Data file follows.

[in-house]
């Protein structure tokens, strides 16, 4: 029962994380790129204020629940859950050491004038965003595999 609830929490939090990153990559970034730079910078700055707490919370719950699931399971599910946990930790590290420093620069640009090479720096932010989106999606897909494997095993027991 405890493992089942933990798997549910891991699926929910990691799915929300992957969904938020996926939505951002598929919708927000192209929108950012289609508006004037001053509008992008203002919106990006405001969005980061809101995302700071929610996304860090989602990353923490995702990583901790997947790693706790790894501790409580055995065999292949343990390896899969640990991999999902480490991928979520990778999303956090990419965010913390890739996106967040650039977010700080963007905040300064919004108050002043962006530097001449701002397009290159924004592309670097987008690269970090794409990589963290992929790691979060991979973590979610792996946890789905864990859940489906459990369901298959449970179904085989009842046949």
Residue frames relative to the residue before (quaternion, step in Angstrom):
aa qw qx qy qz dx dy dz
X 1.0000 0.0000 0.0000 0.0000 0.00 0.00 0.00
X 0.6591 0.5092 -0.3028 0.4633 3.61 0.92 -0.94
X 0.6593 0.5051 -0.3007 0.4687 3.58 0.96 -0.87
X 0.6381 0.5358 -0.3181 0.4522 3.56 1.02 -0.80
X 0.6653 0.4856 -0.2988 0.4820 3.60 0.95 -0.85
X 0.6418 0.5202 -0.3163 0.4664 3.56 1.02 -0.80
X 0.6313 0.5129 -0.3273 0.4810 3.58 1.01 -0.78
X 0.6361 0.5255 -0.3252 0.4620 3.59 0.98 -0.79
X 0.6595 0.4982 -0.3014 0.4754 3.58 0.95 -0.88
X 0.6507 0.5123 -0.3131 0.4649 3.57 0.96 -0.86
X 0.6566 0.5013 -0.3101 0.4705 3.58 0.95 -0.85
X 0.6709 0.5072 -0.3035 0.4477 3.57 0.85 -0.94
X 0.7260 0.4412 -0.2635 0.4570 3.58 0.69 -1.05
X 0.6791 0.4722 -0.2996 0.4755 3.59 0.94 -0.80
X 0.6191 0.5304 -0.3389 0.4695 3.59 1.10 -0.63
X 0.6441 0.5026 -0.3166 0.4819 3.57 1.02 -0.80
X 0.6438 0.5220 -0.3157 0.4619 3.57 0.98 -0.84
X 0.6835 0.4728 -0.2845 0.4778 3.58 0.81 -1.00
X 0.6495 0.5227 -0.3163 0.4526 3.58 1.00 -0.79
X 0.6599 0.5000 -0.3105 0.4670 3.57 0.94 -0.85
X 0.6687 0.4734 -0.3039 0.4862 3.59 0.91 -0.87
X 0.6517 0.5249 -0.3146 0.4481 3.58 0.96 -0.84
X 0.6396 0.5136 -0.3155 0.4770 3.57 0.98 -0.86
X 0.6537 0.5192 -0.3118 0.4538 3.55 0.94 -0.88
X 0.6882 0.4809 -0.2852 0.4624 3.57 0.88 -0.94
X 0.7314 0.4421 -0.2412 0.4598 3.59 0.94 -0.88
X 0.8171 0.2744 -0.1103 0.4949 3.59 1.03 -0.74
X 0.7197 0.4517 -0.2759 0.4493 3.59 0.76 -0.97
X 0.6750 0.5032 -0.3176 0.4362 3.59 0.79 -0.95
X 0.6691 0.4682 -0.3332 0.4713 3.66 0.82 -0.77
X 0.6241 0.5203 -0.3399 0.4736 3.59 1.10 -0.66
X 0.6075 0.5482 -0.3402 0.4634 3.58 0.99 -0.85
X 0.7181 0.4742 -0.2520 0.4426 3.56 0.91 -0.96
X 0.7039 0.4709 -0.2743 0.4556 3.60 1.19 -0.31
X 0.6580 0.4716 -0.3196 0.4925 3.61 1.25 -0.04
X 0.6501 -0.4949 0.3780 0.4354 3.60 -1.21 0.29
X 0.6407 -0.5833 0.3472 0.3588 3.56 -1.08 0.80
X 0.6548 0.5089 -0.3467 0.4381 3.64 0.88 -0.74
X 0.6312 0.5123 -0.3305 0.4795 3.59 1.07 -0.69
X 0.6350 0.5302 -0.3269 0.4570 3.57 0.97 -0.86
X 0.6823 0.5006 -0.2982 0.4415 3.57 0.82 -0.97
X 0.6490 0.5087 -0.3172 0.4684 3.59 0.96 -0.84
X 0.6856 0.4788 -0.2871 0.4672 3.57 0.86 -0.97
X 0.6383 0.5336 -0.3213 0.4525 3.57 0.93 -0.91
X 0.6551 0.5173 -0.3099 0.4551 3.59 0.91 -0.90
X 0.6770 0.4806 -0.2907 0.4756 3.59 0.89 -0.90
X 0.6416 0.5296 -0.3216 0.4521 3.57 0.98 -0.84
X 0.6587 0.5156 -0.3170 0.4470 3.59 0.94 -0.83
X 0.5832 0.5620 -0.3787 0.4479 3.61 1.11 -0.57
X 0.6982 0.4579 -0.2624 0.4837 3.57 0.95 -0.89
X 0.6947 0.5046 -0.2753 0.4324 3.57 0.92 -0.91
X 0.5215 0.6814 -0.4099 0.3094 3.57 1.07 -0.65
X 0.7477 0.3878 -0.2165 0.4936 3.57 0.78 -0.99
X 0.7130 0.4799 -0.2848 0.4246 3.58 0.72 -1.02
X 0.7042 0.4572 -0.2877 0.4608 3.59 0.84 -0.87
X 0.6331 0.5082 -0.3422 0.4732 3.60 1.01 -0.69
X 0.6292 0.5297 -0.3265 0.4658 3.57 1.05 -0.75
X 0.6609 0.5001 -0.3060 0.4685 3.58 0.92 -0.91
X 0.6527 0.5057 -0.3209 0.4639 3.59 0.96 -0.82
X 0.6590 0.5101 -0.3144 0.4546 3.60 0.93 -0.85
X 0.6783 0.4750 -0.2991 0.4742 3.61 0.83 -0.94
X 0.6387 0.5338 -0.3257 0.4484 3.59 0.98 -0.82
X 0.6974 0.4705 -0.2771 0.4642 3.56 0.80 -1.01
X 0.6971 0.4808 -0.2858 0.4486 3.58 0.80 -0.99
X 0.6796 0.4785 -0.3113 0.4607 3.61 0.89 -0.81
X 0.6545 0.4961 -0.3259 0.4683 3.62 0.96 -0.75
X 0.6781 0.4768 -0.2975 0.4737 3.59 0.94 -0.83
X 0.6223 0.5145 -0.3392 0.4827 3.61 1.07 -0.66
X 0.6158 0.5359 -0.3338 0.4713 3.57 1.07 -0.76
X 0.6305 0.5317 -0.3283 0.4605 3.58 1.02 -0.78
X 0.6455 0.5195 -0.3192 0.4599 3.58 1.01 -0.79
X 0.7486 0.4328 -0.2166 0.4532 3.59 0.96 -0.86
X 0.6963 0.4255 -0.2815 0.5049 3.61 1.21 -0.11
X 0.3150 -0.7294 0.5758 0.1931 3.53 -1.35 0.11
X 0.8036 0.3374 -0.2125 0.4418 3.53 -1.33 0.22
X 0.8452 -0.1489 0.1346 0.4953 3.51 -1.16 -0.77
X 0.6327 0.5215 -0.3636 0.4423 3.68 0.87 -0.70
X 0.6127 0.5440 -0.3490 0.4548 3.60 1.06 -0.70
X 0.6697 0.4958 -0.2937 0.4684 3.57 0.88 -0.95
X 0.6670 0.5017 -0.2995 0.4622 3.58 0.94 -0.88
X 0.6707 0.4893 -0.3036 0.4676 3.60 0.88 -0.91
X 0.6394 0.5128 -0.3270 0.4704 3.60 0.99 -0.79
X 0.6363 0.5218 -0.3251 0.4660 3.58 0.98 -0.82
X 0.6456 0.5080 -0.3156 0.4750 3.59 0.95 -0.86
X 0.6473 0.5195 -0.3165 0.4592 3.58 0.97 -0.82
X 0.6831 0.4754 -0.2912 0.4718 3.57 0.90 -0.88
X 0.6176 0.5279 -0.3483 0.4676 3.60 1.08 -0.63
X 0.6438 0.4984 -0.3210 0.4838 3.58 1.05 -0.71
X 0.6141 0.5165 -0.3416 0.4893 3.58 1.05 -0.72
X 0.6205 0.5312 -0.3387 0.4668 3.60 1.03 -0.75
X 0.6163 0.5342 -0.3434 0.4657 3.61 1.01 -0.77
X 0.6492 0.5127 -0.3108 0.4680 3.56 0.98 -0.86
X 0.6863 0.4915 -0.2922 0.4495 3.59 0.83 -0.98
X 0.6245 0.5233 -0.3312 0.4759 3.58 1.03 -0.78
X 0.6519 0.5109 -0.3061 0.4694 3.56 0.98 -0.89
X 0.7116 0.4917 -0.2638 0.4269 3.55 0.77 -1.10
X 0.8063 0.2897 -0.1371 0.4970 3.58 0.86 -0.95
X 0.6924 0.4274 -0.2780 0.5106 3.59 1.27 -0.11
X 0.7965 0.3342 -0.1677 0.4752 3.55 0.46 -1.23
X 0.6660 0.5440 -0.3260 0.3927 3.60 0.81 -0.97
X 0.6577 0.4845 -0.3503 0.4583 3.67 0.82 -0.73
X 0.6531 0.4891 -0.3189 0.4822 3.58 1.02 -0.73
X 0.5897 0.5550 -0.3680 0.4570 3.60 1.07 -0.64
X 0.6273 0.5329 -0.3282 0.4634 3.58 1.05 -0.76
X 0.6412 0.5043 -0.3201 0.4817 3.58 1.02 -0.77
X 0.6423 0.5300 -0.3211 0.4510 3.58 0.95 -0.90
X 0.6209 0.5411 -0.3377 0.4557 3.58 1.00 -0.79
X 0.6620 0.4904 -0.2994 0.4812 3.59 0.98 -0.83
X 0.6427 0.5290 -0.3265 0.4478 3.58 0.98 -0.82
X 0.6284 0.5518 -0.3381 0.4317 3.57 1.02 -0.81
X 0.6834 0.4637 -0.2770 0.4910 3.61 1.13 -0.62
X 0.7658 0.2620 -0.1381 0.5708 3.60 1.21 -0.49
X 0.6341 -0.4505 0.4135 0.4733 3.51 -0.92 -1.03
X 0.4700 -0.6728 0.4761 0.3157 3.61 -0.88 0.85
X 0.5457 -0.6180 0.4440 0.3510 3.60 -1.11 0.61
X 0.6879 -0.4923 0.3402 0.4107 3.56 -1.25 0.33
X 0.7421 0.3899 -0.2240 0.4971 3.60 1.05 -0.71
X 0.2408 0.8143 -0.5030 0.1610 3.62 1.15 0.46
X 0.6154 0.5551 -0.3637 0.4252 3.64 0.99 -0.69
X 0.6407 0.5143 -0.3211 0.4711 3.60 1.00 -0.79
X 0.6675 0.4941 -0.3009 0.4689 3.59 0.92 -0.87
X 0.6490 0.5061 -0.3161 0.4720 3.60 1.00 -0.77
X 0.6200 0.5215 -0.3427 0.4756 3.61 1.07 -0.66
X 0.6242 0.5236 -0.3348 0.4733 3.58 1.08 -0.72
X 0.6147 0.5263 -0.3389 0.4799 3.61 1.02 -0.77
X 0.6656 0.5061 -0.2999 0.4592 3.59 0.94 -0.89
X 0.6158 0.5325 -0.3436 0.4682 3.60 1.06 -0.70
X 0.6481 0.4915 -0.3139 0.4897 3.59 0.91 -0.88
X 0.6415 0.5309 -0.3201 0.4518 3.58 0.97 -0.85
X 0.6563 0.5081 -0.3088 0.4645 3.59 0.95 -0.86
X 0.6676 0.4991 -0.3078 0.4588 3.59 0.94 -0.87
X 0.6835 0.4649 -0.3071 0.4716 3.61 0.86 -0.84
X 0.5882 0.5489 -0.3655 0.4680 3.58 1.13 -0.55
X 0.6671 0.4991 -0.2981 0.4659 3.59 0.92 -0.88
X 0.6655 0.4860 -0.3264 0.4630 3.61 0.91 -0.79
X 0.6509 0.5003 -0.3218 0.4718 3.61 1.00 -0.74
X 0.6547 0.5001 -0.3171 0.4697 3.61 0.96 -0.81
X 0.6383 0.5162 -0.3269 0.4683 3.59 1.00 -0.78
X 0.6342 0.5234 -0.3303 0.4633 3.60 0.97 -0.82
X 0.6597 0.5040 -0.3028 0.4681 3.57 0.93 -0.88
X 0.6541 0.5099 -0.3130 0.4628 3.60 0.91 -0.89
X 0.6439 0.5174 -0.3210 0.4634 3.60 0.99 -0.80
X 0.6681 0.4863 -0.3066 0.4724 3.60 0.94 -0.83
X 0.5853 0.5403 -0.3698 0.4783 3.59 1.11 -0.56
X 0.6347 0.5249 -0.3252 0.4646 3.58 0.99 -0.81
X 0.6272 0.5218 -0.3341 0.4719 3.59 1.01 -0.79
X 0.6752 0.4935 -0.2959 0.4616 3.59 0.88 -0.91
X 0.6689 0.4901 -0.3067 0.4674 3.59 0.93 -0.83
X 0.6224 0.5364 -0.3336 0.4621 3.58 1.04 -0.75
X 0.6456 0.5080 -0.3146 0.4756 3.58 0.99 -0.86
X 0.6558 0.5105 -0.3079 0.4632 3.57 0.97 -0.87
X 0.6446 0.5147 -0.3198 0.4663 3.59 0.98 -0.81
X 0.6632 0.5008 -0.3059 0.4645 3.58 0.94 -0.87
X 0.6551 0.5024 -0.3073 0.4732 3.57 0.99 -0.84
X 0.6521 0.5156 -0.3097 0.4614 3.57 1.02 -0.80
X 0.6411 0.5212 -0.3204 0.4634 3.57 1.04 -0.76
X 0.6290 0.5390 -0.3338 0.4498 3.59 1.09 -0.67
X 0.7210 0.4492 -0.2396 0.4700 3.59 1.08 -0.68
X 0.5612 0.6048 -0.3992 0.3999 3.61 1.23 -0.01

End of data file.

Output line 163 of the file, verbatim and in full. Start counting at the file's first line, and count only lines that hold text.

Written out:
X 0.5612 0.6048 -0.3992 0.3999 3.61 1.23 -0.01